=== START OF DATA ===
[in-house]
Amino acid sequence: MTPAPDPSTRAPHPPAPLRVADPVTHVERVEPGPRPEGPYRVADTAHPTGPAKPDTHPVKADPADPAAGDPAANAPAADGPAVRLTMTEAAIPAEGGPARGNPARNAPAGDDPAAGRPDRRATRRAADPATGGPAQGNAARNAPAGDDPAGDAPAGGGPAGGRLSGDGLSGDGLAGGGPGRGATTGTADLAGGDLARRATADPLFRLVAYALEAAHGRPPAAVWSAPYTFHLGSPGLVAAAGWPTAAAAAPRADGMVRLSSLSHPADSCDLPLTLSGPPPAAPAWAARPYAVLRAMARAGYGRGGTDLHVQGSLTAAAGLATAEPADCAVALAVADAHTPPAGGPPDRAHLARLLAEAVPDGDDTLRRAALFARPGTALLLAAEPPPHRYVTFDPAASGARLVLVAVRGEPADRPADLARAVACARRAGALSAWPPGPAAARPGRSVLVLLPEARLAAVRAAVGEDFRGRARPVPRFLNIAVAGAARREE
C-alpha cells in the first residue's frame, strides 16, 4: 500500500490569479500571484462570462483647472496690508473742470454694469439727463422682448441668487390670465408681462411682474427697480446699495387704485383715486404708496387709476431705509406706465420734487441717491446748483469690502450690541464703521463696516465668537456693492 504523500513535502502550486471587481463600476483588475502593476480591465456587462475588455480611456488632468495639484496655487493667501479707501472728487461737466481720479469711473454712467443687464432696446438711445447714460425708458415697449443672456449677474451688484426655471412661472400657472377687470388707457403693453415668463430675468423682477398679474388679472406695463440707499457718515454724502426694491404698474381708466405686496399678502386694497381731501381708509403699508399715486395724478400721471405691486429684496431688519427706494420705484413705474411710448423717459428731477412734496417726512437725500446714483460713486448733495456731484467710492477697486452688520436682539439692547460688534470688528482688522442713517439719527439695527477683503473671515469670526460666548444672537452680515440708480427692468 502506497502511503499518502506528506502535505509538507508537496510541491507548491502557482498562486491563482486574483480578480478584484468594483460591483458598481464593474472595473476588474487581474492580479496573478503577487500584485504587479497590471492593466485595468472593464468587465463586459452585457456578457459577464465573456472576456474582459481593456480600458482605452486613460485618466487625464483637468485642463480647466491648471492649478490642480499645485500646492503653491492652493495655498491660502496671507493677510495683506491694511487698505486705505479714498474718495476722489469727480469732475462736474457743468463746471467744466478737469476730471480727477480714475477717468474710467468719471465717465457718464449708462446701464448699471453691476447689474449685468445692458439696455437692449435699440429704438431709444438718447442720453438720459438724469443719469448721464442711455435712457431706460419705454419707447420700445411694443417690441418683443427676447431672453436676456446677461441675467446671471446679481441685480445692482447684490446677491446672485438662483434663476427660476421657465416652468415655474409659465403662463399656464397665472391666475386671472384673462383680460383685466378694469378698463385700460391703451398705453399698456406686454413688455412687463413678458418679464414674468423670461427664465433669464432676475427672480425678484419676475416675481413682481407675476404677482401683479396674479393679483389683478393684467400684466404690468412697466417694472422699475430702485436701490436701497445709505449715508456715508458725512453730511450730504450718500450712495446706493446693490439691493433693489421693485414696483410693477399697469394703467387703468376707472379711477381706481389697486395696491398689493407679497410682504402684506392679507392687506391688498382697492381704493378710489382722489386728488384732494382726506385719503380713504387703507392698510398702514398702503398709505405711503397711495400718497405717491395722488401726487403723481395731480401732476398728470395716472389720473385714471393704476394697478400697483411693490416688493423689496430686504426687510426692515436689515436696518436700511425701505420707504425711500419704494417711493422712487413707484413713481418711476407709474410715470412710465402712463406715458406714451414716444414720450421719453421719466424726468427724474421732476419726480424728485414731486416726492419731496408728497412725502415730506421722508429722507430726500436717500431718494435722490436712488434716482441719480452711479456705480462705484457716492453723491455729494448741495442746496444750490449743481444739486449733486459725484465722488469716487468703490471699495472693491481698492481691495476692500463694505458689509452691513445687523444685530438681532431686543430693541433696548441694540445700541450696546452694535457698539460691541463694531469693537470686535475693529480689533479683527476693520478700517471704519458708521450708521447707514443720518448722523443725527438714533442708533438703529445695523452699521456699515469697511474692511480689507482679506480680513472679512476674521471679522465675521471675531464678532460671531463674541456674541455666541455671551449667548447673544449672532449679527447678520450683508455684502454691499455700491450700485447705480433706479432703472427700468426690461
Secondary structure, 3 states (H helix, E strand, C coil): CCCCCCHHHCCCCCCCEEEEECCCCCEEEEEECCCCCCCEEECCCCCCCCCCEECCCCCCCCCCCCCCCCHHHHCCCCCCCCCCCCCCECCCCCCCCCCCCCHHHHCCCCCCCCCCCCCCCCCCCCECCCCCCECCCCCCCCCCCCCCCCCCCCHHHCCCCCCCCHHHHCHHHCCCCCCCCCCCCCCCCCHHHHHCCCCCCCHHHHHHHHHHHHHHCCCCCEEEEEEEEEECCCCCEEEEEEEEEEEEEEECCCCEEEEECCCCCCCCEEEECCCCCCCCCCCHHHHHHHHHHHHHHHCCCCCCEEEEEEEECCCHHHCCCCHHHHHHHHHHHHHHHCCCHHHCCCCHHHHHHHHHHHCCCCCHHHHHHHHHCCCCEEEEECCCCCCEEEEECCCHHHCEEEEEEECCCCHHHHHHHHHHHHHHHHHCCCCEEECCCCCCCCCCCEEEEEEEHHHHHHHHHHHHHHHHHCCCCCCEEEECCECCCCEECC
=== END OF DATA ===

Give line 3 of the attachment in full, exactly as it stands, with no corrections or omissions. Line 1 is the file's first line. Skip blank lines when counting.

C-alpha cells in the first residue's frame, strides 16, 4: 500500500490569479500571484462570462483647472496690508473742470454694469439727463422682448441668487390670465408681462411682474427697480446699495387704485383715486404708496387709476431705509406706465420734487441717491446748483469690502450690541464703521463696516465668537456693492 504523500513535502502550486471587481463600476483588475502593476480591465456587462475588455480611456488632468495639484496655487493667501479707501472728487461737466481720479469711473454712467443687464432696446438711445447714460425708458415697449443672456449677474451688484426655471412661472400657472377687470388707457403693453415668463430675468423682477398679474388679472406695463440707499457718515454724502426694491404698474381708466405686496399678502386694497381731501381708509403699508399715486395724478400721471405691486429684496431688519427706494420705484413705474411710448423717459428731477412734496417726512437725500446714483460713486448733495456731484467710492477697486452688520436682539439692547460688534470688528482688522442713517439719527439695527477683503473671515469670526460666548444672537452680515440708480427692468 502506497502511503499518502506528506502535505509538507508537496510541491507548491502557482498562486491563482486574483480578480478584484468594483460591483458598481464593474472595473476588474487581474492580479496573478503577487500584485504587479497590471492593466485595468472593464468587465463586459452585457456578457459577464465573456472576456474582459481593456480600458482605452486613460485618466487625464483637468485642463480647466491648471492649478490642480499645485500646492503653491492652493495655498491660502496671507493677510495683506491694511487698505486705505479714498474718495476722489469727480469732475462736474457743468463746471467744466478737469476730471480727477480714475477717468474710467468719471465717465457718464449708462446701464448699471453691476447689474449685468445692458439696455437692449435699440429704438431709444438718447442720453438720459438724469443719469448721464442711455435712457431706460419705454419707447420700445411694443417690441418683443427676447431672453436676456446677461441675467446671471446679481441685480445692482447684490446677491446672485438662483434663476427660476421657465416652468415655474409659465403662463399656464397665472391666475386671472384673462383680460383685466378694469378698463385700460391703451398705453399698456406686454413688455412687463413678458418679464414674468423670461427664465433669464432676475427672480425678484419676475416675481413682481407675476404677482401683479396674479393679483389683478393684467400684466404690468412697466417694472422699475430702485436701490436701497445709505449715508456715508458725512453730511450730504450718500450712495446706493446693490439691493433693489421693485414696483410693477399697469394703467387703468376707472379711477381706481389697486395696491398689493407679497410682504402684506392679507392687506391688498382697492381704493378710489382722489386728488384732494382726506385719503380713504387703507392698510398702514398702503398709505405711503397711495400718497405717491395722488401726487403723481395731480401732476398728470395716472389720473385714471393704476394697478400697483411693490416688493423689496430686504426687510426692515436689515436696518436700511425701505420707504425711500419704494417711493422712487413707484413713481418711476407709474410715470412710465402712463406715458406714451414716444414720450421719453421719466424726468427724474421732476419726480424728485414731486416726492419731496408728497412725502415730506421722508429722507430726500436717500431718494435722490436712488434716482441719480452711479456705480462705484457716492453723491455729494448741495442746496444750490449743481444739486449733486459725484465722488469716487468703490471699495472693491481698492481691495476692500463694505458689509452691513445687523444685530438681532431686543430693541433696548441694540445700541450696546452694535457698539460691541463694531469693537470686535475693529480689533479683527476693520478700517471704519458708521450708521447707514443720518448722523443725527438714533442708533438703529445695523452699521456699515469697511474692511480689507482679506480680513472679512476674521471679522465675521471675531464678532460671531463674541456674541455666541455671551449667548447673544449672532449679527447678520450683508455684502454691499455700491450700485447705480433706479432703472427700468426690461